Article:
Shareholders pushing back more against executive pay & severance
The idea of shareholder-driven direct democracy is being hotly debated in the governance arena. Shareholders are flexing more muscle this proxy season when it comes to executive compensation and insisting on more say about golden parachutes as well.
Last week in Canada, Barrick Gold announced an overhaul of its executive compensation policy ‒ the result of extensive talks between the board’s compensation committee and shareholders representing more than 30 percent of Barrick’s outstanding common shares. From now on ‘participating executives will be assessed on their collective performance, as measured against a transparent scorecard disclosed to shareholders in advance,’ the mining company states in a news release. That scorecard is based on eight performance measures, including return on invested capital, dividends to shareholders, capital project performance and free cash flow. Barrick said scores will be published at the end of each year, ensuring a transparent process.
Executive severance packages are also in investors’ crosshairs. One of two shareholder resolutions the Association of BellTel Retirees has filed with Verizon calls for the board to get shareholder approval of senior executives' severance or termination payments above 2.99 times base salary plus bonus. Roughly 70 percent of the association’s 128,000 members own Verizon shares, mostly through retirement savings plans, says C William Jones, the association’s president.
BellTel retirees have been at this since 1998. On their sixth attempt in 2003, their proposal garnered 59 percent support from shareholders but, according to Jones, Verizon didn't follow through with requested changes. ‘So we filed again, but we made it a binding proposal’ ‒ which prompted Verizon’s board to adopt a policy requiring shareholder approval of severance agreements whose cash value exceeds 2.99 times a senior executive’s base pay plus bonus, in exchange for the proposal being withdrawn, says Jones.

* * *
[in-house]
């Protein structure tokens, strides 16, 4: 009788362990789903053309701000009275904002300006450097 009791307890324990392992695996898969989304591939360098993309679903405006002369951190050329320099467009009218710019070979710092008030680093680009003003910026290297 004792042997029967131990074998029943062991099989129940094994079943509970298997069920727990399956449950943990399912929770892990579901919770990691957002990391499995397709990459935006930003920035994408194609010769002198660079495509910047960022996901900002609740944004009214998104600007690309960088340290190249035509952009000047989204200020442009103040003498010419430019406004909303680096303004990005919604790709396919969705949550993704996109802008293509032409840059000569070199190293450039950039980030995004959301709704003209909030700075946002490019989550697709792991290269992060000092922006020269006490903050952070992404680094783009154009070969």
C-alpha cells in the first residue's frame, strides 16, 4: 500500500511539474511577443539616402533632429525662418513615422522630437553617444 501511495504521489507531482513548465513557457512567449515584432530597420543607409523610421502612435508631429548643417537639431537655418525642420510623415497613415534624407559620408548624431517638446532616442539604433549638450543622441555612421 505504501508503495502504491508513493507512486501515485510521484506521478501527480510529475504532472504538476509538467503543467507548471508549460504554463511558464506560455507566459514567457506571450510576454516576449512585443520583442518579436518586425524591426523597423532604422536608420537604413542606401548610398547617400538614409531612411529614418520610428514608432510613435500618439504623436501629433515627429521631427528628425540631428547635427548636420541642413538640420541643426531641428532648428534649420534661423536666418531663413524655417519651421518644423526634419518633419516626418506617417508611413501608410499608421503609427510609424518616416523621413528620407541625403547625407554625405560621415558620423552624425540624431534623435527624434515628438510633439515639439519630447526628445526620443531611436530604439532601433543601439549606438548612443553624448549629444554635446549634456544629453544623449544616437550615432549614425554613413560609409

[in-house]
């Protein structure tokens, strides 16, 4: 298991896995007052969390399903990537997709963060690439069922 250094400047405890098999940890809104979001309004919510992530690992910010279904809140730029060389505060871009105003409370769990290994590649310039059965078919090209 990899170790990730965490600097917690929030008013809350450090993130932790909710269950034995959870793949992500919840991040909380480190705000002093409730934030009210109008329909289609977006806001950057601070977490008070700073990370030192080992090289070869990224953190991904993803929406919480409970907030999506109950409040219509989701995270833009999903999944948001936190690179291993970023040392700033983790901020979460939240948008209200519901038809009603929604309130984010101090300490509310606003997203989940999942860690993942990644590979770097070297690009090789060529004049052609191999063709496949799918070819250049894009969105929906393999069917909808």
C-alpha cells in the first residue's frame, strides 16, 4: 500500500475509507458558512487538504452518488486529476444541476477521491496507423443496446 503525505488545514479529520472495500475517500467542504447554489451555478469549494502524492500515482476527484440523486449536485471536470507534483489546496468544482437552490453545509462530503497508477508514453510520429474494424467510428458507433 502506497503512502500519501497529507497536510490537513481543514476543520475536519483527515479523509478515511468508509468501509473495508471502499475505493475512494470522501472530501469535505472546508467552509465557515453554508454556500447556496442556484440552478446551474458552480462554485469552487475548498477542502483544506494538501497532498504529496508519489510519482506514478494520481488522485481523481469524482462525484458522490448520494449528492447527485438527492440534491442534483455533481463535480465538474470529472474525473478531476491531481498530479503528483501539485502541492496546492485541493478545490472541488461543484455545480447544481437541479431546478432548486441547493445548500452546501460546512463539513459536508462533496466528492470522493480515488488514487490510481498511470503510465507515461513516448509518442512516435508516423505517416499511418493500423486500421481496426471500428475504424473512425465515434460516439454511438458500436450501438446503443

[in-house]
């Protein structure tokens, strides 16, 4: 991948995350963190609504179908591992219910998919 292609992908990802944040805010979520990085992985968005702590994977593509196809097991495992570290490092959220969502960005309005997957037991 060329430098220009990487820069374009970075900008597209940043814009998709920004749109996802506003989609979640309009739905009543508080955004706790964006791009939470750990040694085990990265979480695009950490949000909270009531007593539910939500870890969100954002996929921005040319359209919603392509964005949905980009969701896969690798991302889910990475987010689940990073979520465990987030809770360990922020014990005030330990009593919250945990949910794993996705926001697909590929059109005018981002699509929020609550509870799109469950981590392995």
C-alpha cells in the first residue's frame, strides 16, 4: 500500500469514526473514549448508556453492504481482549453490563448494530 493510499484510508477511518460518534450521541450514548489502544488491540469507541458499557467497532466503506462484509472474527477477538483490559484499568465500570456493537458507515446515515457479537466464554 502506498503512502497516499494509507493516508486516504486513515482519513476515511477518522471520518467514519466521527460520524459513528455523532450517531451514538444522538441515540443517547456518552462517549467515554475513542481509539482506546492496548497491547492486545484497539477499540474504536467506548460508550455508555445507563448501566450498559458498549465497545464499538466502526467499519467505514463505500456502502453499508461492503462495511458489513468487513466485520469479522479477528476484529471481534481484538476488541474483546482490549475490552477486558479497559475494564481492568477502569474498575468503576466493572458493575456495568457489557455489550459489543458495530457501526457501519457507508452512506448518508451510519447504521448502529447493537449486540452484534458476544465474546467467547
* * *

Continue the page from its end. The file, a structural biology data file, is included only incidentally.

That policy excluded equity awards from the cash value calculation, however. Now, 10 years later, the association is pushing for the board to update its policy to include the value of any stock awards in the 2.99 times base pay plus bonus calculation.
In recommending that shareholders vote against the proposal in its proxy statement, Verizon said the board’s human resources committee disagreed that payments under outstanding equity awards after termination should be characterized as severance payments and said ‘it would be inappropriate to include an estimated value of these amounts in the severance calculation because they are earned by the executives during the course of their employment.’
Verizon further defended its current policy by citing the 'double-trigger' change in control provision in its long-term incentive plan, which accelerates payment of unvested performance and restricted stock units if, within 12 months of a change in control of Verizon, an executive's employment is terminated without cause. It said the committee sees this being in shareholders' best interests because it ensures ‘employees do not have to worry about potentially losing a substantial amount of their compensation by supporting a transaction that is in the best interests of Verizon's shareholders.’
A recent survey by Alvarez & Marsal Taxand shows severance multiples and excise tax gross-ups are being reduced or phased out thanks to shareholder pressure. Investors are becoming more aware of companies that, because of their compensation plans, would be seen as outliers relative to their peers, says Robert Newbury, director of executive compensation resources at Towers Watson. Severance multiples beyond three times would be considered above market and companies have gradually been eliminating excise tax gross-ups in severance programs, he says.
It seems clear directors need to be ready to discuss not only executive pay plans but also the rationale for certain severance policies when they engage with shareholders.